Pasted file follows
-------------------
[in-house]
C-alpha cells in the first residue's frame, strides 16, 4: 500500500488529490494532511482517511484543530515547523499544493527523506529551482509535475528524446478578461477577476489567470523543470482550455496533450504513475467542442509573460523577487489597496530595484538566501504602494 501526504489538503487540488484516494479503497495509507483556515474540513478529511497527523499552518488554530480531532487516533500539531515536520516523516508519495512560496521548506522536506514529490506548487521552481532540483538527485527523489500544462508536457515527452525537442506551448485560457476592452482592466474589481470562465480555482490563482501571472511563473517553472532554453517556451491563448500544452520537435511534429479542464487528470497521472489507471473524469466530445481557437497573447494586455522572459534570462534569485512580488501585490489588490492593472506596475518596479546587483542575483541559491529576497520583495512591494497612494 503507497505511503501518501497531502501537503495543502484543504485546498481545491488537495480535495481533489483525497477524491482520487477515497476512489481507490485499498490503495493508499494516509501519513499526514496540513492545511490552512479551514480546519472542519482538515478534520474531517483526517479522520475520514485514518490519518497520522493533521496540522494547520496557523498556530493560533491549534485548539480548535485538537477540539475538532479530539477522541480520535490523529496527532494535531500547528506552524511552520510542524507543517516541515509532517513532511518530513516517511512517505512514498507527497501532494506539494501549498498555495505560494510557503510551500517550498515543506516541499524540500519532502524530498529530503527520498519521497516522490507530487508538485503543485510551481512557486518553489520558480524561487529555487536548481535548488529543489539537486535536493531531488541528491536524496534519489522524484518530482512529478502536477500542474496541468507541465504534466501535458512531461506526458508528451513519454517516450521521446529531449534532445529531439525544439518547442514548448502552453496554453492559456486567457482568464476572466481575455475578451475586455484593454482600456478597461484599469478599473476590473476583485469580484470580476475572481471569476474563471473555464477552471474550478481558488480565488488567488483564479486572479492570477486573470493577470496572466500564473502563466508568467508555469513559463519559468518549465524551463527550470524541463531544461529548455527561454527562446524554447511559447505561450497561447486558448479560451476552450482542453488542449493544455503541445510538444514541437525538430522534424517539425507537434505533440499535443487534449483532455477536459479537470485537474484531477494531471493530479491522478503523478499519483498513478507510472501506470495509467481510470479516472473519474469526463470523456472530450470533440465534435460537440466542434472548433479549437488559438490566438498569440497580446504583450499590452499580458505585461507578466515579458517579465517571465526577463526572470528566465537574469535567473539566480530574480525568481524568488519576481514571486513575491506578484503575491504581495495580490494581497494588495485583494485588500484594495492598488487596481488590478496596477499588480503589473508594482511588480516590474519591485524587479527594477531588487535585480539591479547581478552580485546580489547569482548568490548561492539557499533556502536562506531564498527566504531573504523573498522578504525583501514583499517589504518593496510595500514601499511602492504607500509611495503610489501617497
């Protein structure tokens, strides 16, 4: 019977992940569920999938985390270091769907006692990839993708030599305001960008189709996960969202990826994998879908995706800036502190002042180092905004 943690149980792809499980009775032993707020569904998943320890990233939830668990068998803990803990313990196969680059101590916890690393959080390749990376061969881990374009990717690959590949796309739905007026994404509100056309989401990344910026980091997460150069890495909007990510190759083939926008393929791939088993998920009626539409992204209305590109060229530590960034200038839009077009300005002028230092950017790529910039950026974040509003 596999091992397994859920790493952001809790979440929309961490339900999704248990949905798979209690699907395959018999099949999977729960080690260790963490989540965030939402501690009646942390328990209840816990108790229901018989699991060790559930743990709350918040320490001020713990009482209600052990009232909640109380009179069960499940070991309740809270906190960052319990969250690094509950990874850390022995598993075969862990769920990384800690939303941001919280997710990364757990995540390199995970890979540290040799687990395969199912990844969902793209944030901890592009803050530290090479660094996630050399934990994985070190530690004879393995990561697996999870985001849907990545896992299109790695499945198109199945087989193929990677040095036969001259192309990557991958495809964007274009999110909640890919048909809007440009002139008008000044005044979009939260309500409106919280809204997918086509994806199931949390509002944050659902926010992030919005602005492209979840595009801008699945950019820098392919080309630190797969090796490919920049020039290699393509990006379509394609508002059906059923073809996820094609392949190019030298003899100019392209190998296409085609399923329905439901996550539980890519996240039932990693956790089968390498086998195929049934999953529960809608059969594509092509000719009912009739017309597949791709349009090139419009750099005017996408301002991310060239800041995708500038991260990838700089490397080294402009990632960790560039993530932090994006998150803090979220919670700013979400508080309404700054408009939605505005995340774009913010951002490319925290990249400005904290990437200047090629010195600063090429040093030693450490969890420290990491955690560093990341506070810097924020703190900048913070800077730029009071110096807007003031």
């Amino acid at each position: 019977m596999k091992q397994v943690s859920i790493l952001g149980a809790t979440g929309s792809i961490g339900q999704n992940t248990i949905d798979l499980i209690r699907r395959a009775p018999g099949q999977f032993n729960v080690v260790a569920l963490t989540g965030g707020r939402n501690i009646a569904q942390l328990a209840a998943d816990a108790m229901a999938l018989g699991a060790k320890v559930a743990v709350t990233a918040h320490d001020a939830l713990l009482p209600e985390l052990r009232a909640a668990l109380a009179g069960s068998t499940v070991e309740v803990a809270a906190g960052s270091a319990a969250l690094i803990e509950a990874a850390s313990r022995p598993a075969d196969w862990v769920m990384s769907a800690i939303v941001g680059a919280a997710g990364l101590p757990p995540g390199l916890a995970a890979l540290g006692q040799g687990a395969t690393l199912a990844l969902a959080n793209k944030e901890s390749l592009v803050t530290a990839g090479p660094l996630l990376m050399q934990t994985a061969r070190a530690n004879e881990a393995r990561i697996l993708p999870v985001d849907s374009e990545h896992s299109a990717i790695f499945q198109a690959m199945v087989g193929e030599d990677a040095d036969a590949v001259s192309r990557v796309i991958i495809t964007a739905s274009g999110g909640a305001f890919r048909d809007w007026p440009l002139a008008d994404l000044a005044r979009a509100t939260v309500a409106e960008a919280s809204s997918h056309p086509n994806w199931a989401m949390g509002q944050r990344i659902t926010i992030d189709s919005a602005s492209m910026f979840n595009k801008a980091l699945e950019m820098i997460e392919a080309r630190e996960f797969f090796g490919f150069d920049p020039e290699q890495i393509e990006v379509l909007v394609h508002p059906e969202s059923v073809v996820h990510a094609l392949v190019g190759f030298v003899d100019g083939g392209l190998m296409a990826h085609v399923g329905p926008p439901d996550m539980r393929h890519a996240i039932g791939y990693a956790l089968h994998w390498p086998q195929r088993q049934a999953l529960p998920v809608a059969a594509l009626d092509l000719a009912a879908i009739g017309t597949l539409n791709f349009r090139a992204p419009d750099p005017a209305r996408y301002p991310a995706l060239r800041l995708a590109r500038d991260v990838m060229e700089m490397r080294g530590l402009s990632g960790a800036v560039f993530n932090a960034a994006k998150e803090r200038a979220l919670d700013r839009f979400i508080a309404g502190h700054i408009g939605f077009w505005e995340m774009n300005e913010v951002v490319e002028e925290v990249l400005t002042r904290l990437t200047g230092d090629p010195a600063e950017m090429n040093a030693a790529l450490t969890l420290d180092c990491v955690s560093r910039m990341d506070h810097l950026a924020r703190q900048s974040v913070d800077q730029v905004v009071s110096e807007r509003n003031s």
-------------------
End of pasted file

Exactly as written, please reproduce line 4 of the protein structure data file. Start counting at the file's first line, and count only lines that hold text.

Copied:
């Amino acid at each position: 019977m596999k091992q397994v943690s859920i790493l952001g149980a809790t979440g929309s792809i961490g339900q999704n992940t248990i949905d798979l499980i209690r699907r395959a009775p018999g099949q999977f032993n729960v080690v260790a569920l963490t989540g965030g707020r939402n501690i009646a569904q942390l328990a209840a998943d816990a108790m229901a999938l018989g699991a060790k320890v559930a743990v709350t990233a918040h320490d001020a939830l713990l009482p209600e985390l052990r009232a909640a668990l109380a009179g069960s068998t499940v070991e309740v803990a809270a906190g960052s270091a319990a969250l690094i803990e509950a990874a850390s313990r022995p598993a075969d196969w862990v769920m990384s769907a800690i939303v941001g680059a919280a997710g990364l101590p757990p995540g390199l916890a995970a890979l540290g006692q040799g687990a395969t690393l199912a990844l969902a959080n793209k944030e901890s390749l592009v803050t530290a990839g090479p660094l996630l990376m050399q934990t994985a061969r070190a530690n004879e881990a393995r990561i697996l993708p999870v985001d849907s374009e990545h896992s299109a990717i790695f499945q198109a690959m199945v087989g193929e030599d990677a040095d036969a590949v001259s192309r990557v796309i991958i495809t964007a739905s274009g999110g909640a305001f890919r048909d809007w007026p440009l002139a008008d994404l000044a005044r979009a509100t939260v309500a409106e960008a919280s809204s997918h056309p086509n994806w199931a989401m949390g509002q944050r990344i659902t926010i992030d189709s919005a602005s492209m910026f979840n595009k801008a980091l699945e950019m820098i997460e392919a080309r630190e996960f797969f090796g490919f150069d920049p020039e290699q890495i393509e990006v379509l909007v394609h508002p059906e969202s059923v073809v996820h990510a094609l392949v190019g190759f030298v003899d100019g083939g392209l190998m296409a990826h085609v399923g329905p926008p439901d996550m539980r393929h890519a996240i039932g791939y990693a956790l089968h994998w390498p086998q195929r088993q049934a999953l529960p998920v809608a059969a594509l009626d092509l000719a009912a879908i009739g017309t597949l539409n791709f349009r090139a992204p419009d750099p005017a209305r996408y301002p991310a995706l060239r800041l995708a590109r500038d991260v990838m060229e700089m490397r080294g530590l402009s990632g960790a800036v560039f993530n932090a960034a994006k998150e803090r200038a979220l919670d700013r839009f979400i508080a309404g502190h700054i408009g939605f077009w505005e995340m774009n300005e913010v951002v490319e002028e925290v990249l400005t002042r904290l990437t200047g230092d090629p010195a600063e950017m090429n040093a030693a790529l450490t969890l420290d180092c990491v955690s560093r910039m990341d506070h810097l950026a924020r703190q900048s974040v913070d800077q730029v905004v009071s110096e807007r509003n003031s």